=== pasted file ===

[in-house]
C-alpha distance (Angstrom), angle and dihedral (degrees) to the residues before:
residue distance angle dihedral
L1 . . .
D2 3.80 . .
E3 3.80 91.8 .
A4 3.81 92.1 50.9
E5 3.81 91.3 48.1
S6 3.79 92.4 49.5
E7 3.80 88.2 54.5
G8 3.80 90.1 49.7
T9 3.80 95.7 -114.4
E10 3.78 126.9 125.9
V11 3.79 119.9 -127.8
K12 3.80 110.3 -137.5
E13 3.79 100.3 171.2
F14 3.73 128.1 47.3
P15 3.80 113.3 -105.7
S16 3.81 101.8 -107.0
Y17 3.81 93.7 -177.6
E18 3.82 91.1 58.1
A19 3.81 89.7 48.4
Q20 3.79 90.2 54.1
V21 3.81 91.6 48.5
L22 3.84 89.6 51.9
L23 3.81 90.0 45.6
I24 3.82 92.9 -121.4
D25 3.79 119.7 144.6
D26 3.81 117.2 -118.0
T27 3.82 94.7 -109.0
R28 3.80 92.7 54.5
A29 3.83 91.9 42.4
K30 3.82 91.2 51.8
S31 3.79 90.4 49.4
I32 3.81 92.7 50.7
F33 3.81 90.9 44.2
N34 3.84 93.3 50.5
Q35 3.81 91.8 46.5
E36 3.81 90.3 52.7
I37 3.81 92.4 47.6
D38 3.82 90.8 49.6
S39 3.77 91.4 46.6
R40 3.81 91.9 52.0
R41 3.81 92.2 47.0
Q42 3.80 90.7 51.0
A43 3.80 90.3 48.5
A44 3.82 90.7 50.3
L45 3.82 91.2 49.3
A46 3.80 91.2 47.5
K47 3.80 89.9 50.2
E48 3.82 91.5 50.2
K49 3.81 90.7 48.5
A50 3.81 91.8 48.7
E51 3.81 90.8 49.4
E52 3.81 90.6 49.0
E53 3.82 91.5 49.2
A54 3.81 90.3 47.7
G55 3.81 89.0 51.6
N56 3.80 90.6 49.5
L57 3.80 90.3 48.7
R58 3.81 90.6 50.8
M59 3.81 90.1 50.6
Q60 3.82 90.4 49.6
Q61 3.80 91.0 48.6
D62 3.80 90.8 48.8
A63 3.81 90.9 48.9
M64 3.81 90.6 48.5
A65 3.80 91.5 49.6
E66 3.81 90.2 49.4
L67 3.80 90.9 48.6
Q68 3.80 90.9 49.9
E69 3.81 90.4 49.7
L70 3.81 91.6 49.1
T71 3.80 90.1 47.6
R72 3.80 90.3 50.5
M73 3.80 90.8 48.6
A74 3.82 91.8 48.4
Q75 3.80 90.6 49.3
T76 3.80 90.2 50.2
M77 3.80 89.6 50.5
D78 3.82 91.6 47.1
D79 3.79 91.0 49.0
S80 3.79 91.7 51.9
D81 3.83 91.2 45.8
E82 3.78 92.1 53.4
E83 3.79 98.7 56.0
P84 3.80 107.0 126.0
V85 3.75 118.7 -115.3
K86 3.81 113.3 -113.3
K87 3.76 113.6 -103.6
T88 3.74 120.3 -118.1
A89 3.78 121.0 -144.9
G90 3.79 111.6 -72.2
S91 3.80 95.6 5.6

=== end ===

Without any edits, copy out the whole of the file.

[in-house]
C-alpha distance (Angstrom), angle and dihedral (degrees) to the residues before:
residue distance angle dihedral
L1 . . .
D2 3.80 . .
E3 3.80 91.8 .
A4 3.81 92.1 50.9
E5 3.81 91.3 48.1
S6 3.79 92.4 49.5
E7 3.80 88.2 54.5
G8 3.80 90.1 49.7
T9 3.80 95.7 -114.4
E10 3.78 126.9 125.9
V11 3.79 119.9 -127.8
K12 3.80 110.3 -137.5
E13 3.79 100.3 171.2
F14 3.73 128.1 47.3
P15 3.80 113.3 -105.7
S16 3.81 101.8 -107.0
Y17 3.81 93.7 -177.6
E18 3.82 91.1 58.1
A19 3.81 89.7 48.4
Q20 3.79 90.2 54.1
V21 3.81 91.6 48.5
L22 3.84 89.6 51.9
L23 3.81 90.0 45.6
I24 3.82 92.9 -121.4
D25 3.79 119.7 144.6
D26 3.81 117.2 -118.0
T27 3.82 94.7 -109.0
R28 3.80 92.7 54.5
A29 3.83 91.9 42.4
K30 3.82 91.2 51.8
S31 3.79 90.4 49.4
I32 3.81 92.7 50.7
F33 3.81 90.9 44.2
N34 3.84 93.3 50.5
Q35 3.81 91.8 46.5
E36 3.81 90.3 52.7
I37 3.81 92.4 47.6
D38 3.82 90.8 49.6
S39 3.77 91.4 46.6
R40 3.81 91.9 52.0
R41 3.81 92.2 47.0
Q42 3.80 90.7 51.0
A43 3.80 90.3 48.5
A44 3.82 90.7 50.3
L45 3.82 91.2 49.3
A46 3.80 91.2 47.5
K47 3.80 89.9 50.2
E48 3.82 91.5 50.2
K49 3.81 90.7 48.5
A50 3.81 91.8 48.7
E51 3.81 90.8 49.4
E52 3.81 90.6 49.0
E53 3.82 91.5 49.2
A54 3.81 90.3 47.7
G55 3.81 89.0 51.6
N56 3.80 90.6 49.5
L57 3.80 90.3 48.7
R58 3.81 90.6 50.8
M59 3.81 90.1 50.6
Q60 3.82 90.4 49.6
Q61 3.80 91.0 48.6
D62 3.80 90.8 48.8
A63 3.81 90.9 48.9
M64 3.81 90.6 48.5
A65 3.80 91.5 49.6
E66 3.81 90.2 49.4
L67 3.80 90.9 48.6
Q68 3.80 90.9 49.9
E69 3.81 90.4 49.7
L70 3.81 91.6 49.1
T71 3.80 90.1 47.6
R72 3.80 90.3 50.5
M73 3.80 90.8 48.6
A74 3.82 91.8 48.4
Q75 3.80 90.6 49.3
T76 3.80 90.2 50.2
M77 3.80 89.6 50.5
D78 3.82 91.6 47.1
D79 3.79 91.0 49.0
S80 3.79 91.7 51.9
D81 3.83 91.2 45.8
E82 3.78 92.1 53.4
E83 3.79 98.7 56.0
P84 3.80 107.0 126.0
V85 3.75 118.7 -115.3
K86 3.81 113.3 -113.3
K87 3.76 113.6 -103.6
T88 3.74 120.3 -118.1
A89 3.78 121.0 -144.9
G90 3.79 111.6 -72.2
S91 3.80 95.6 5.6